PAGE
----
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   Darwin pointed out how groups of animals living in remote places eventually take on unique characteristics and eventually turn them into distinct species. Such is the case with the people of Easter Island. As unique as a culture as they had become, the Rapa Nui left clues as to their origins in their language, art, and beliefs. Contemporary archaeologists think it's an open and shut case - the first and only people ever to live on Easter Island were from an individual group of Polynesians that, once finding Easter, then had no contact with any other races.
  Until of course, that fateful day in 1722 when, Easter Sunday, when Jacob Roggeveen, became the first European to "discover" the island. What his crew witnessed and recorded once on the island has fuelled speculation about the origins of the Rapa Nui ever since. 
Who were the people? Well, around 1536, a Spanish ship, the San Lesmems was lost near Tahiti. Legends tell of the Basque survivors intermarrying with the Polynesians. Either they or their descendants set off from Tahiti to try and return home in the 1600's and were never seen again. Interestingly, genetic testing of pure blood Rapa Nui revealed the presence of Basque genes.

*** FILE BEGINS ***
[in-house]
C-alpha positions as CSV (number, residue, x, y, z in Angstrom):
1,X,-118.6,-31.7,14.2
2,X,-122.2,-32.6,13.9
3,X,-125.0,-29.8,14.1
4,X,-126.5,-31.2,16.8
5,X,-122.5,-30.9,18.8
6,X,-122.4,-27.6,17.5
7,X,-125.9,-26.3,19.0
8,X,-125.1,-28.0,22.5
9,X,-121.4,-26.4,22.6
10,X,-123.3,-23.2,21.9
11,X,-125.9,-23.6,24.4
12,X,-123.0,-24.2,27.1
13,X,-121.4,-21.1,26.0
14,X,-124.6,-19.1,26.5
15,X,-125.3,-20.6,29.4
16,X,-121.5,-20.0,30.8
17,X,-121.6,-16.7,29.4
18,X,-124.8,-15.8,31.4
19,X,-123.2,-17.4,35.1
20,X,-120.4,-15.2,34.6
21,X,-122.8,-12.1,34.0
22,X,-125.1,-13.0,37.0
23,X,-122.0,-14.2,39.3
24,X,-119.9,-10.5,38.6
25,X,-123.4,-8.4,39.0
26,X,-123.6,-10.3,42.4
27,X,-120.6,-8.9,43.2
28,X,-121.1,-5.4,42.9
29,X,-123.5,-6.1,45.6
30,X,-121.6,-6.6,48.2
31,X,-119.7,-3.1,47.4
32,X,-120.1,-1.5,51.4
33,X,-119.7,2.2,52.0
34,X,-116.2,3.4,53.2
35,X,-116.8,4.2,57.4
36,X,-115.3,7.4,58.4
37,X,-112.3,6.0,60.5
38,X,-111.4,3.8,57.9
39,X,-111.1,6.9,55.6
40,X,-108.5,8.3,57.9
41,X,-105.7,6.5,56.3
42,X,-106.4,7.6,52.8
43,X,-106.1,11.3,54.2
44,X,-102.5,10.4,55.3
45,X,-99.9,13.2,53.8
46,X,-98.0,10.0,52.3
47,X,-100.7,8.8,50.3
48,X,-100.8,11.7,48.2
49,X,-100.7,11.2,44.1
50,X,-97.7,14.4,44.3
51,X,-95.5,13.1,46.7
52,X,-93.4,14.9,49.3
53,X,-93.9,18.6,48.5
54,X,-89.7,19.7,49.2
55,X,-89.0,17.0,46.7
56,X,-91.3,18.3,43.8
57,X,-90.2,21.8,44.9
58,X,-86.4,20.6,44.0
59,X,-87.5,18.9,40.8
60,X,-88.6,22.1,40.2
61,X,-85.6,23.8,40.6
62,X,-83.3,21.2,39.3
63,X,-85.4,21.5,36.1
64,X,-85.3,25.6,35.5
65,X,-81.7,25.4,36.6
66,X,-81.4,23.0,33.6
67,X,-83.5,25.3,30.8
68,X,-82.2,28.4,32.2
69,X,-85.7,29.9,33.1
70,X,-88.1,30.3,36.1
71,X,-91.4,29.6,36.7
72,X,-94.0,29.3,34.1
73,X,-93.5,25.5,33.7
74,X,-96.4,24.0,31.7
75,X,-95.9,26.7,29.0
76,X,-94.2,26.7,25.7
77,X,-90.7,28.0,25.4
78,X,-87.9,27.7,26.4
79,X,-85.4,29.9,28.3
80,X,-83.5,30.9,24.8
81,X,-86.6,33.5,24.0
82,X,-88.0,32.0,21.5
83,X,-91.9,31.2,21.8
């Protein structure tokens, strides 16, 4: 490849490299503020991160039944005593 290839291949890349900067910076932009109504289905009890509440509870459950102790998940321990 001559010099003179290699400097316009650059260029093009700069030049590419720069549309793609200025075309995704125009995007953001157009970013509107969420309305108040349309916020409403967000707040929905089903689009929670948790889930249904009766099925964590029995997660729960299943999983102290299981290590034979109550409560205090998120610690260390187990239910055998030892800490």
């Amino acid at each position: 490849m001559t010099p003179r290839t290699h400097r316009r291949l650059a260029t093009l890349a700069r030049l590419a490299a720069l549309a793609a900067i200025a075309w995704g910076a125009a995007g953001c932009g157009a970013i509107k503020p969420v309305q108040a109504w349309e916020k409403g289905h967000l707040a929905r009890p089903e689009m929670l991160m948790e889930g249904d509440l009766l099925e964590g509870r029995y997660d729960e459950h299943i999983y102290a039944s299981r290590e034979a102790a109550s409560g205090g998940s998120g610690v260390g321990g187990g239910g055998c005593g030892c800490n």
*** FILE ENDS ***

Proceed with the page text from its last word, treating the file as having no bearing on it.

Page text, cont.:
(above) This is a sketch  made by Captain Cook's artist W. Hodges during his only visit in 1774 

  Thor Heyerdahl, a well known archaeologist and explorer was told by village elders that the statues walked from the quarry to the ahu. While this seems fanciful some have considered that it meant the statues where moved in an upright position.
  Several experiments were carried out and although it was proven that the statues could have been moved by rocking and rolling their bases similar to the way we would move a refrigerator or large piece of furniture, the method would have caused so much damage to the base of the statue that it would seem an unlikely method except when the statue was at the end of its journey and ready for final positioning. 
  This is a method that we have thought of. Before you read it, remember that it is set in the past, so they won't have the modern technology like we have today! First, the building of the statues is to be done on top of a stone or something that can allow the people to pull the statues to the site they want to put it. After that, they will have loads of man-power needed to pull the statue and when it's at the desired site, they can just leave the statue there. This solution not only fits the elder's description on the statues 'walking' but is also quite logical, apart from the fact that a lot of manpower is needed.

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